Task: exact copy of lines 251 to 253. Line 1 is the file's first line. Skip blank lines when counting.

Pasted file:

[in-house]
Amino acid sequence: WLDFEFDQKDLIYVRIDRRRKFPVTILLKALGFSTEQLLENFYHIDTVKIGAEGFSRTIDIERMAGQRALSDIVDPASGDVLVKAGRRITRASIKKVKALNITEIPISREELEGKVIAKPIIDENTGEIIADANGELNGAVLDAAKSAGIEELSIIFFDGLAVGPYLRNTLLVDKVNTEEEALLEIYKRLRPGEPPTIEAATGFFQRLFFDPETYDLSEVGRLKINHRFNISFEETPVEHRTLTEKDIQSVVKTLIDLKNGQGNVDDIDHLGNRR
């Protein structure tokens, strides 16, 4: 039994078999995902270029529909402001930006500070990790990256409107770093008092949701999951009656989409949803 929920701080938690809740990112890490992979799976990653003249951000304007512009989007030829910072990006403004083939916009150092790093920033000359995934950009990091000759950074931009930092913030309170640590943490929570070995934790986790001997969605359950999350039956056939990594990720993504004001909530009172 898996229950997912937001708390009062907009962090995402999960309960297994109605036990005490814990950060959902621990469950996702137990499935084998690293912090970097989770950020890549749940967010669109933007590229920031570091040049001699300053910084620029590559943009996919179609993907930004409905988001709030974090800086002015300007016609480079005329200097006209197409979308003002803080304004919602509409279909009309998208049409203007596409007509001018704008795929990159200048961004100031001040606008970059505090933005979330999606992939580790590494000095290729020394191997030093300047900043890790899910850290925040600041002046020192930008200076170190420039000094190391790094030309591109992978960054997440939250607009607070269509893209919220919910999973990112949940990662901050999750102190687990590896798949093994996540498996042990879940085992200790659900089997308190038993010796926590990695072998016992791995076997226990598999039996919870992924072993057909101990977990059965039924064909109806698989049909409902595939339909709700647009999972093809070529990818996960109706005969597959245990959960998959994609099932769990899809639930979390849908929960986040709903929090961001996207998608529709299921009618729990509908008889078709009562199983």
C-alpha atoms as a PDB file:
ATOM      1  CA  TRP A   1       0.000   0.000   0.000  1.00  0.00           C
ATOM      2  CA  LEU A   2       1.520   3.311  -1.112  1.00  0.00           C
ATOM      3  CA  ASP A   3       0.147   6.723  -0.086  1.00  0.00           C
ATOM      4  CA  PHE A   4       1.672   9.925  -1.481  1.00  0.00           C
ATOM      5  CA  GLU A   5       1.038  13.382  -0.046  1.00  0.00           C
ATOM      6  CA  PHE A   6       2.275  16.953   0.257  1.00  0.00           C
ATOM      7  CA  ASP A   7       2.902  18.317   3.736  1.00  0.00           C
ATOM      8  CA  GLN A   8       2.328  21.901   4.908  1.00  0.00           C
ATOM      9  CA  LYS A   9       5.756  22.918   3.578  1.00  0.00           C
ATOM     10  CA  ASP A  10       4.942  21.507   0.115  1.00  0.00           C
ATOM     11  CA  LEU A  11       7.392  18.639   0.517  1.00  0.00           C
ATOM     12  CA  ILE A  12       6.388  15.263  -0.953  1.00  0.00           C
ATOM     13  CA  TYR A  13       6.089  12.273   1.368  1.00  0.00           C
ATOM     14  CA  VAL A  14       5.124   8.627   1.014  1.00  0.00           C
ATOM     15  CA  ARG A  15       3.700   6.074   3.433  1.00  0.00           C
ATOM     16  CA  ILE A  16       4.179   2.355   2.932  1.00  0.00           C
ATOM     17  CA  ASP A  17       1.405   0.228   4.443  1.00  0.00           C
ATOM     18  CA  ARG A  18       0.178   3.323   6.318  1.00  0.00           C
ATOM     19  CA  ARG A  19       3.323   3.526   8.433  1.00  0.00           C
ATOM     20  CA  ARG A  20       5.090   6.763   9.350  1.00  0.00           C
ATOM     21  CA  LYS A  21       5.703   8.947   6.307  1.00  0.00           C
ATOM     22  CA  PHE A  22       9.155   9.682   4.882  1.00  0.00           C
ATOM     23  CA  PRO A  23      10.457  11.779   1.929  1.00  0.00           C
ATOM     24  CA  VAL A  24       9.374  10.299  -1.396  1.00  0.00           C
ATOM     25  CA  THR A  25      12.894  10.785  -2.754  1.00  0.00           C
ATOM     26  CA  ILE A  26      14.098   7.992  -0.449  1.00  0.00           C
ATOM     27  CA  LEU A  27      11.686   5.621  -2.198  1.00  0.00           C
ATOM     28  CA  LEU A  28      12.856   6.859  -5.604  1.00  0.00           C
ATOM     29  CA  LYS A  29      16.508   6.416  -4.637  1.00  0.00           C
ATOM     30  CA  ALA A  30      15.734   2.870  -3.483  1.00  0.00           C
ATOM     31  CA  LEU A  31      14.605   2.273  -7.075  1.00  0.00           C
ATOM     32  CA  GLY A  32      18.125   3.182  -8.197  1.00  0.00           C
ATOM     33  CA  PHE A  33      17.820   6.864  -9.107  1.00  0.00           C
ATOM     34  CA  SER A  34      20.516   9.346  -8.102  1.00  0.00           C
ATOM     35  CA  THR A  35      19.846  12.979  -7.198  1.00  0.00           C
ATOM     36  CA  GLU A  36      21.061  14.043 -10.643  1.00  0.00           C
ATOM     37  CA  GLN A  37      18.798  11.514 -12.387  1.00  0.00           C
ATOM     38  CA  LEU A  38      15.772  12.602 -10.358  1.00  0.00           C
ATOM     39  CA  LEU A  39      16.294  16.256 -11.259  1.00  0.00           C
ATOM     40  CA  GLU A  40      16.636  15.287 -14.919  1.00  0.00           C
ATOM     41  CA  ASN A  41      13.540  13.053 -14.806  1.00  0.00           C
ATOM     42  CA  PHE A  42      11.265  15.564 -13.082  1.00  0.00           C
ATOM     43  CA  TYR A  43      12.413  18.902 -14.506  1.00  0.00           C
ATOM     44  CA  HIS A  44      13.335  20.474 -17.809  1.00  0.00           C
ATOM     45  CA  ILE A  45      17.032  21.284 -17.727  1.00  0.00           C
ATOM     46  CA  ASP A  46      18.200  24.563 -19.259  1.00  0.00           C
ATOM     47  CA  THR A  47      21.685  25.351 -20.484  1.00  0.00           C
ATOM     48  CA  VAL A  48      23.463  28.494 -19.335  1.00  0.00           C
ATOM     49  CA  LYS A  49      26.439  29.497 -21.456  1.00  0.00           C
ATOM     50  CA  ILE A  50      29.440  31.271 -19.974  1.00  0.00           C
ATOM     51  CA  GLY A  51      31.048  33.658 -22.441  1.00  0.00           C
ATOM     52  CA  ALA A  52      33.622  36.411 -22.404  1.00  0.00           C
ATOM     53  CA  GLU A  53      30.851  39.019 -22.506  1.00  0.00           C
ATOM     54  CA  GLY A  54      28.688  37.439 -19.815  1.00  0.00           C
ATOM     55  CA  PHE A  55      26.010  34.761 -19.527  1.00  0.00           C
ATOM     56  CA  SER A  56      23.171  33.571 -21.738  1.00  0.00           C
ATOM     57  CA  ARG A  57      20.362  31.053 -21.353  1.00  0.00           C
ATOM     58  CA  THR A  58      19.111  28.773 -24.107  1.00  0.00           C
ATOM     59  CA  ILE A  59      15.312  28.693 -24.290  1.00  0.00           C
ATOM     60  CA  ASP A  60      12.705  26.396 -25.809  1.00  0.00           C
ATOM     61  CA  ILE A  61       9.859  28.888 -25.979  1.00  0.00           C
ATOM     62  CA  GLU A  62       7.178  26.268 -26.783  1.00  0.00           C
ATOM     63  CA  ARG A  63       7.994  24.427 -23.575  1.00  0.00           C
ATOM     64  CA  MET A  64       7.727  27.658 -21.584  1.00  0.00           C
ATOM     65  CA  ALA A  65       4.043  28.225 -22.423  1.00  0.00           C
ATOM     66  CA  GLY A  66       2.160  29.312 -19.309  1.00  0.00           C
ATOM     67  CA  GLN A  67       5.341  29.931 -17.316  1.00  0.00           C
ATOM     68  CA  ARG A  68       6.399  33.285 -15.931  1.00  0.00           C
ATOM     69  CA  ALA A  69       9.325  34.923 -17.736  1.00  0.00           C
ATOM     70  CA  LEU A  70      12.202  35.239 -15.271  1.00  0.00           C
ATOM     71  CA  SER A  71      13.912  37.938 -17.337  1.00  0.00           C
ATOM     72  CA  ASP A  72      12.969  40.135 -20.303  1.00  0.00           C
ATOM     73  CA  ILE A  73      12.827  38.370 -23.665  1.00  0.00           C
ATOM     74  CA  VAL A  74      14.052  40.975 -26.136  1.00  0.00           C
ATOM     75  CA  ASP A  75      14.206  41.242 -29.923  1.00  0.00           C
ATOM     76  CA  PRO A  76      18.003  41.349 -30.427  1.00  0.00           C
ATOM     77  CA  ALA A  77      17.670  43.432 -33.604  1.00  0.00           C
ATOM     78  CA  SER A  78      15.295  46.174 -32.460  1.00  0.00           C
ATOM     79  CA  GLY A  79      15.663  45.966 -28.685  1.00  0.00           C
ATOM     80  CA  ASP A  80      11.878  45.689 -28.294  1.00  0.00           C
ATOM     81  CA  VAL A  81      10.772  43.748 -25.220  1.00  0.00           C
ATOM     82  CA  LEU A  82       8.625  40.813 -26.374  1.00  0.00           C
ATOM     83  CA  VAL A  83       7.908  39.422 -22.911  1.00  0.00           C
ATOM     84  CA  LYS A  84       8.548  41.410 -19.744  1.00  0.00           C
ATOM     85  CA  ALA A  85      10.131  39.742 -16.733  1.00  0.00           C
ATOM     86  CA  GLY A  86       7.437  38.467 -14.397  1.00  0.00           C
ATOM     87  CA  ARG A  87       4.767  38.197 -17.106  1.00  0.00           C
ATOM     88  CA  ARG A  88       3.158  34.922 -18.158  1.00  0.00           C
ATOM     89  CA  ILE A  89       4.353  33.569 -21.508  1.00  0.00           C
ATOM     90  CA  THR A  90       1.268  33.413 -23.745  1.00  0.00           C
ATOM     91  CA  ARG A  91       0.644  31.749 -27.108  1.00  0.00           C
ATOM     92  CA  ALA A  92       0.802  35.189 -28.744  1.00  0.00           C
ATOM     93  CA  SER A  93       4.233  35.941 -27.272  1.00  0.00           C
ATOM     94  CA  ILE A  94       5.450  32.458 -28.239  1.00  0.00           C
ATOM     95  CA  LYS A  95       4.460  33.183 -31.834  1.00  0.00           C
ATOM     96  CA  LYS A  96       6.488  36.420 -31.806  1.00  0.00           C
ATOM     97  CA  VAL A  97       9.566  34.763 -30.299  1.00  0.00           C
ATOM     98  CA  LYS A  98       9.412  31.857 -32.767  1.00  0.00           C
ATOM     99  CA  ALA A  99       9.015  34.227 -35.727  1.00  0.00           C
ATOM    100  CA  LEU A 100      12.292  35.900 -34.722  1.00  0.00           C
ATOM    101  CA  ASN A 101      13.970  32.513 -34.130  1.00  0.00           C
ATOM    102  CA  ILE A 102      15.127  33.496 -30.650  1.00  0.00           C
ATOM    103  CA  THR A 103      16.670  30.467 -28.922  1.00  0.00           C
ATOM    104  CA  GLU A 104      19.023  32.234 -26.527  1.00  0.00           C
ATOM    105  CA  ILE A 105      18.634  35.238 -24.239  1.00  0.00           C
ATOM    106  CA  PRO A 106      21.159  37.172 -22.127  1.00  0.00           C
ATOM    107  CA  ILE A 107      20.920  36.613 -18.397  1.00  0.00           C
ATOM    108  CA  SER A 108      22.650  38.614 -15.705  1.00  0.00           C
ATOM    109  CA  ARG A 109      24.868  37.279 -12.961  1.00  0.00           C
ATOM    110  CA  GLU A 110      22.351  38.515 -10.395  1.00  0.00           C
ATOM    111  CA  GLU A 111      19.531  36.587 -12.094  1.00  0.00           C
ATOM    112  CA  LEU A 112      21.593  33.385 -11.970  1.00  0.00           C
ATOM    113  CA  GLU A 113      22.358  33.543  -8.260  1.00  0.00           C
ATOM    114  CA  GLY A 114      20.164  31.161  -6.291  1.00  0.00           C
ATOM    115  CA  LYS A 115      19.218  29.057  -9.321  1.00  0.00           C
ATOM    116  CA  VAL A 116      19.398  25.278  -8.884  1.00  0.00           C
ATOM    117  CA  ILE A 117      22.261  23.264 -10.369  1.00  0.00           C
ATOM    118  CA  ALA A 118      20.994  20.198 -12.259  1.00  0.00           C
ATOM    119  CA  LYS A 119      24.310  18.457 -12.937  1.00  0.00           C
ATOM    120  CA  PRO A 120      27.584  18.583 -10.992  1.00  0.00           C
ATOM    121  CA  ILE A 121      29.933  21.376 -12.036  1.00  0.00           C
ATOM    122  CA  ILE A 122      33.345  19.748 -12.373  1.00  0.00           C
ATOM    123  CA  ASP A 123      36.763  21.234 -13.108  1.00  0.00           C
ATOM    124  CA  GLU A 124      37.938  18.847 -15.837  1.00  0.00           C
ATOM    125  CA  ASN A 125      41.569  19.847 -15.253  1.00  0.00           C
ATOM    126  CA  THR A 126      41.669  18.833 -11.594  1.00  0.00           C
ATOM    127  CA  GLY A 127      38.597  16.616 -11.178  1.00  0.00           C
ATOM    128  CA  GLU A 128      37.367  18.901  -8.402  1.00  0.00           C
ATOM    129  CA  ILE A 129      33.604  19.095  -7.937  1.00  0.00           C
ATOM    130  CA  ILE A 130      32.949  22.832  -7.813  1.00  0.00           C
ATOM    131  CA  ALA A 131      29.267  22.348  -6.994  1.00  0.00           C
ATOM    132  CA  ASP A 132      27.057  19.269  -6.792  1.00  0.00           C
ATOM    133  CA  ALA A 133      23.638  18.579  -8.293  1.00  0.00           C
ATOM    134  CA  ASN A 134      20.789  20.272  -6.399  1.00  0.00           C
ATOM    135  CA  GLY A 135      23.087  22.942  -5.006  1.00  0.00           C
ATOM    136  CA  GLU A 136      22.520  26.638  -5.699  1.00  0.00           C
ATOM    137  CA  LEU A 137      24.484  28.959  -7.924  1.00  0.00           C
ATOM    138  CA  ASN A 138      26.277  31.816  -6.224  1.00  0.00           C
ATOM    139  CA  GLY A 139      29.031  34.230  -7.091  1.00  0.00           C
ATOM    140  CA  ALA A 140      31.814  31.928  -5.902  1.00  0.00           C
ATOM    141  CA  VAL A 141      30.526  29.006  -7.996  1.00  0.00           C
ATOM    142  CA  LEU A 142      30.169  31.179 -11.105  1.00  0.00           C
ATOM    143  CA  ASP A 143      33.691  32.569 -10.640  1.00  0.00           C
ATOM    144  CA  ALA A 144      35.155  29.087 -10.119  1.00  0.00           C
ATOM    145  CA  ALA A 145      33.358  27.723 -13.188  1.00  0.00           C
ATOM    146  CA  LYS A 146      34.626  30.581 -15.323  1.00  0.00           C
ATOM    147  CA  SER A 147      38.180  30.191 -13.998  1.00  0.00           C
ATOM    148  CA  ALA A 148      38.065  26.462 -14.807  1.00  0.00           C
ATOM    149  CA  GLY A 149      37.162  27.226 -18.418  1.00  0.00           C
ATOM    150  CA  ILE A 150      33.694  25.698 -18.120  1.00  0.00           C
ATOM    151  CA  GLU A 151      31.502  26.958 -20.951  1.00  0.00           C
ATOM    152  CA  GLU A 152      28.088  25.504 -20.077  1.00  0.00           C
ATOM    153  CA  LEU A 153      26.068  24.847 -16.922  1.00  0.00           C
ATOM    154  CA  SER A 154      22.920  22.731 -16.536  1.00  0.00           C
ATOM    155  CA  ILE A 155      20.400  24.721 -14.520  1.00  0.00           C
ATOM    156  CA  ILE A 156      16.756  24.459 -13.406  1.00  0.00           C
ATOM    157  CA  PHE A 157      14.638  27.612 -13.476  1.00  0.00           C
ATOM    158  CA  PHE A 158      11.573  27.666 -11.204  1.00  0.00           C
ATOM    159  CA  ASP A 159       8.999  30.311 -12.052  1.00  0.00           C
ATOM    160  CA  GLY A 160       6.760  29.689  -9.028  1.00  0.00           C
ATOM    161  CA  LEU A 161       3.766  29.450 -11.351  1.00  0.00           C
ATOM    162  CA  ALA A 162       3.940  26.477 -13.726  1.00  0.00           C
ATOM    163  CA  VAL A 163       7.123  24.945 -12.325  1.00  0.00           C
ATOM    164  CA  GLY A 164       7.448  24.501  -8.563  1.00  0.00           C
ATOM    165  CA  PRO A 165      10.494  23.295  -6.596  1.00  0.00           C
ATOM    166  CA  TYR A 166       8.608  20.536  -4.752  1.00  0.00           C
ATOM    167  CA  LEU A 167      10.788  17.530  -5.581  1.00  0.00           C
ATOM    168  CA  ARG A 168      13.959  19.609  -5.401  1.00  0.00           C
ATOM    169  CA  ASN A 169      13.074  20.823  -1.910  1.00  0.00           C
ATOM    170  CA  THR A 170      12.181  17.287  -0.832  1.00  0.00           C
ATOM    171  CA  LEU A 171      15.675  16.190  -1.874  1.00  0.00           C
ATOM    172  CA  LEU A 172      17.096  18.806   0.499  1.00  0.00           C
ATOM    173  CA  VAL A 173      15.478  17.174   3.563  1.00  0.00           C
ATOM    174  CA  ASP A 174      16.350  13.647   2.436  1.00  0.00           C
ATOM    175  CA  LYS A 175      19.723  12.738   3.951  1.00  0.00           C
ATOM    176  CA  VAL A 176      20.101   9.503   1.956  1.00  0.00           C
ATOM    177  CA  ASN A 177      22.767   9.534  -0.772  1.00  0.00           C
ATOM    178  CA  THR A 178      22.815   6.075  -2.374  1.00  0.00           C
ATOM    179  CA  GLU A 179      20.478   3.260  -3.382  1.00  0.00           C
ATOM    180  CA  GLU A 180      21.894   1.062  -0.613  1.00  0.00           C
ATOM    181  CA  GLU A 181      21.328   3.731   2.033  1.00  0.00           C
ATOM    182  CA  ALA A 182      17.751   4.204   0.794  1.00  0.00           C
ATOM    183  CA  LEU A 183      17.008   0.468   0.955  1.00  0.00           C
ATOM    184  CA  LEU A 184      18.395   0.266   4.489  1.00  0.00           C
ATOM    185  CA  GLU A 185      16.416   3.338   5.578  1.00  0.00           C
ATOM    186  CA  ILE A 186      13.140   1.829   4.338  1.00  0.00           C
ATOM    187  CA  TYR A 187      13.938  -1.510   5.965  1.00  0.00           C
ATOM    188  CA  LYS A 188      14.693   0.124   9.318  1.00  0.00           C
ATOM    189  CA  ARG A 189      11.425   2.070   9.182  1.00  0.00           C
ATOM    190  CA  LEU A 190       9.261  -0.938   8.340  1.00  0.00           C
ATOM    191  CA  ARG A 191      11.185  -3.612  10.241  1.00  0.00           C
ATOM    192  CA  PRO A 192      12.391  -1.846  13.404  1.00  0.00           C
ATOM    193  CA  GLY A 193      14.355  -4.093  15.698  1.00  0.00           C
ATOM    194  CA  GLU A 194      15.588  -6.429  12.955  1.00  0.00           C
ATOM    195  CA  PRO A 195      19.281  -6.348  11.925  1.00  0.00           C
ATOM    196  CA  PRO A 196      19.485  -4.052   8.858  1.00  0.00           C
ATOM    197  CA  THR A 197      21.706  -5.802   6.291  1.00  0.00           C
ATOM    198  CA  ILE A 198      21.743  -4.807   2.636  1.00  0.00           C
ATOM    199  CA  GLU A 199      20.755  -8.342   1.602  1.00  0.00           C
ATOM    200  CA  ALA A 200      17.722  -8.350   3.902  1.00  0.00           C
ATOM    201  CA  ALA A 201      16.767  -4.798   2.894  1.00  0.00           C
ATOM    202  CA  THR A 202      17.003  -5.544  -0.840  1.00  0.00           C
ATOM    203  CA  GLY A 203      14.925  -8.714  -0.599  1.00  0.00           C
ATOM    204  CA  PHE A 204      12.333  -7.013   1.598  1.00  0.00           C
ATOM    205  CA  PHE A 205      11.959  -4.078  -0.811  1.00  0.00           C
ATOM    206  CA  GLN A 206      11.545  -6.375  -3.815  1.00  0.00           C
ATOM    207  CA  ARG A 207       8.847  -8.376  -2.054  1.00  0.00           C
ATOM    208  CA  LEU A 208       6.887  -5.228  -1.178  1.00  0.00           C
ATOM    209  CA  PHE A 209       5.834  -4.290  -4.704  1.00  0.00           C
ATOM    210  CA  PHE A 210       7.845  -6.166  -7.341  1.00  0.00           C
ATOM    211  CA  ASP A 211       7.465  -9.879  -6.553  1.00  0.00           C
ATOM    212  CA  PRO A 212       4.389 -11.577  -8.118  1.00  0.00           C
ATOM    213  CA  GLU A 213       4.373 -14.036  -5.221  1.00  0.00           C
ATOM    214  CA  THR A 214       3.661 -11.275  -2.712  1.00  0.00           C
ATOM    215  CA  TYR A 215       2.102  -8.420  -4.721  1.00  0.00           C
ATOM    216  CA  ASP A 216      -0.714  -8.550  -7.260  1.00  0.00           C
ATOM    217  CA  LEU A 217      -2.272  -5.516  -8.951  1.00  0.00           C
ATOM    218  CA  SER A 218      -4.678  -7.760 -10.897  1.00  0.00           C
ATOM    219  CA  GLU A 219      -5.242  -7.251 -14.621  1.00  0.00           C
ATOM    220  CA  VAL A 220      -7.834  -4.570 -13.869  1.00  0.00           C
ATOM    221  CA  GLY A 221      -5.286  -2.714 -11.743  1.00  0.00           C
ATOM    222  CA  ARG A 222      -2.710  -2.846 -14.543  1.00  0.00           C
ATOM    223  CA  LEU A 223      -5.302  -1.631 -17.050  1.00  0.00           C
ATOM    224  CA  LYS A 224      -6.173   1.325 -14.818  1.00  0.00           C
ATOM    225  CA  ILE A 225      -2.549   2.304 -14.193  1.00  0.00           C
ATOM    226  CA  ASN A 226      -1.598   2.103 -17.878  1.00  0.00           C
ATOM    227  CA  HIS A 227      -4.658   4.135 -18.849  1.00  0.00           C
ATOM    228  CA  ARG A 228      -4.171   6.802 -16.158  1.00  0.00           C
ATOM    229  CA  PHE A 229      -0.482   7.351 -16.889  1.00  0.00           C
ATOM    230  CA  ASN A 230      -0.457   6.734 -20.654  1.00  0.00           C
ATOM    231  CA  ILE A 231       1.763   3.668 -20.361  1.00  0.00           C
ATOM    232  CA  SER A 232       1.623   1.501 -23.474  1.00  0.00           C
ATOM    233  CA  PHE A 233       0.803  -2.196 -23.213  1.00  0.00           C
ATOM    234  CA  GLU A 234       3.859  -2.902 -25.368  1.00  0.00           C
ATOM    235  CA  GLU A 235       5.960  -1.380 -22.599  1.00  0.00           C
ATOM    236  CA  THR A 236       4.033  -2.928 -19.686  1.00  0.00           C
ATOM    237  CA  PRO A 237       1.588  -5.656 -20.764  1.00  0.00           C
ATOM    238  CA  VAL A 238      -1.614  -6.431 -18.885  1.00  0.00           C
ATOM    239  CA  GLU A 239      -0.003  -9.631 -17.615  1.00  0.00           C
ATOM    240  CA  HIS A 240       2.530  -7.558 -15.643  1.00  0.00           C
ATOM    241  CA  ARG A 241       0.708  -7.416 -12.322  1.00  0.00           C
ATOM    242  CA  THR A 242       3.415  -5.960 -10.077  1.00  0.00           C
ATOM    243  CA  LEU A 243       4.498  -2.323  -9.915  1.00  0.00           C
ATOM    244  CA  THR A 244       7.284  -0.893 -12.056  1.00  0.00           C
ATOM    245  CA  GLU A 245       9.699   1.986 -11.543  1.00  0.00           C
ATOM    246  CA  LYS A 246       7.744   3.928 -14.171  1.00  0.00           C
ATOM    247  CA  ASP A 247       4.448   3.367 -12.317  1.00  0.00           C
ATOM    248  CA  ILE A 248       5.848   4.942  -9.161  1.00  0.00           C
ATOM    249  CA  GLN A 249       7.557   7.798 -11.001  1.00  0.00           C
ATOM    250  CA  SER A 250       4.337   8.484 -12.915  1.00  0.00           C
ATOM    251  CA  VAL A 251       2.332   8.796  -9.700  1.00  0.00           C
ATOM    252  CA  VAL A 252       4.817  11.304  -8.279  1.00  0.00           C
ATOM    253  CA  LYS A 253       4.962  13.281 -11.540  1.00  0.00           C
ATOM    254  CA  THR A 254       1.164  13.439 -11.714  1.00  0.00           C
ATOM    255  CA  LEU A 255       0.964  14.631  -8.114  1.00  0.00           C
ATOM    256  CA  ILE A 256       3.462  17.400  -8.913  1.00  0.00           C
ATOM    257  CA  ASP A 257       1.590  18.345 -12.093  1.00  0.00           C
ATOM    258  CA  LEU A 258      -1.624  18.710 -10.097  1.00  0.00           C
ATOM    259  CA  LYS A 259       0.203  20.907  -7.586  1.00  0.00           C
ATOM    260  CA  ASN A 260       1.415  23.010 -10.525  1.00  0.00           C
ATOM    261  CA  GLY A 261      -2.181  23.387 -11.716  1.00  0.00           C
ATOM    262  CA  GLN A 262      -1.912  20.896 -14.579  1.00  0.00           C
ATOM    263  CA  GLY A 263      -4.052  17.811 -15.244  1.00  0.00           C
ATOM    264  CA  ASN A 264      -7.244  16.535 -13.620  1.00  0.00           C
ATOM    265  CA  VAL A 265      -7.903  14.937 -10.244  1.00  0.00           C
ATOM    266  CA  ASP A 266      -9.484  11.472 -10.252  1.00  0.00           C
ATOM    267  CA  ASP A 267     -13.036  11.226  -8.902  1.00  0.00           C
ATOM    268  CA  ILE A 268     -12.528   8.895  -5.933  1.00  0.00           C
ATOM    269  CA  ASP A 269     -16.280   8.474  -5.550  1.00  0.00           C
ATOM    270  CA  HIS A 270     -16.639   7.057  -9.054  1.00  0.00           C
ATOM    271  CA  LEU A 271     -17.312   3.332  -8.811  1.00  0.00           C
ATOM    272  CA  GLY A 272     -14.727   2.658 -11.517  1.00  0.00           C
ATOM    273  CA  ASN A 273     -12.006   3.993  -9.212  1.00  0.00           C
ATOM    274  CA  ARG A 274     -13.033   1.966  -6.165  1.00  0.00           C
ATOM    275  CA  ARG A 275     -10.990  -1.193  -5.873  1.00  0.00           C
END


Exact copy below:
ATOM    247  CA  ASP A 247       4.448   3.367 -12.317  1.00  0.00           C
ATOM    248  CA  ILE A 248       5.848   4.942  -9.161  1.00  0.00           C
ATOM    249  CA  GLN A 249       7.557   7.798 -11.001  1.00  0.00           C